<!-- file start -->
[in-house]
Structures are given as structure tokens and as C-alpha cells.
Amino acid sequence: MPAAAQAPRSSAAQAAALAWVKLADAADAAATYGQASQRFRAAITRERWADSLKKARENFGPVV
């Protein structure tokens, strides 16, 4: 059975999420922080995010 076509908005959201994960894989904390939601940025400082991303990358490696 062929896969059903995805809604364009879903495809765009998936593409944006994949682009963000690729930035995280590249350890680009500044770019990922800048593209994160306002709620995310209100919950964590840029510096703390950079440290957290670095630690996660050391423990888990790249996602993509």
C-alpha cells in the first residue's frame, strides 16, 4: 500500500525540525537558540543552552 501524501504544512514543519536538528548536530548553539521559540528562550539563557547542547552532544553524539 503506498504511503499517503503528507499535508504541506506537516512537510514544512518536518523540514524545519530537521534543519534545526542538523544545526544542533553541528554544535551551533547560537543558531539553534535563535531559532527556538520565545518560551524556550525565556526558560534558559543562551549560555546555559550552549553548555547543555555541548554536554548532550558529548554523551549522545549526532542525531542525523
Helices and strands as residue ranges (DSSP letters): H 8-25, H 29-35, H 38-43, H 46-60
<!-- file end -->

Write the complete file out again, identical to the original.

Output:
[in-house]
Structures are given as structure tokens and as C-alpha cells.
Amino acid sequence: MPAAAQAPRSSAAQAAALAWVKLADAADAAATYGQASQRFRAAITRERWADSLKKARENFGPVV
């Protein structure tokens, strides 16, 4: 059975999420922080995010 076509908005959201994960894989904390939601940025400082991303990358490696 062929896969059903995805809604364009879903495809765009998936593409944006994949682009963000690729930035995280590249350890680009500044770019990922800048593209994160306002709620995310209100919950964590840029510096703390950079440290957290670095630690996660050391423990888990790249996602993509």
C-alpha cells in the first residue's frame, strides 16, 4: 500500500525540525537558540543552552 501524501504544512514543519536538528548536530548553539521559540528562550539563557547542547552532544553524539 503506498504511503499517503503528507499535508504541506506537516512537510514544512518536518523540514524545519530537521534543519534545526542538523544545526544542533553541528554544535551551533547560537543558531539553534535563535531559532527556538520565545518560551524556550525565556526558560534558559543562551549560555546555559550552549553548555547543555555541548554536554548532550558529548554523551549522545549526532542525531542525523
Helices and strands as residue ranges (DSSP letters): H 8-25, H 29-35, H 38-43, H 46-60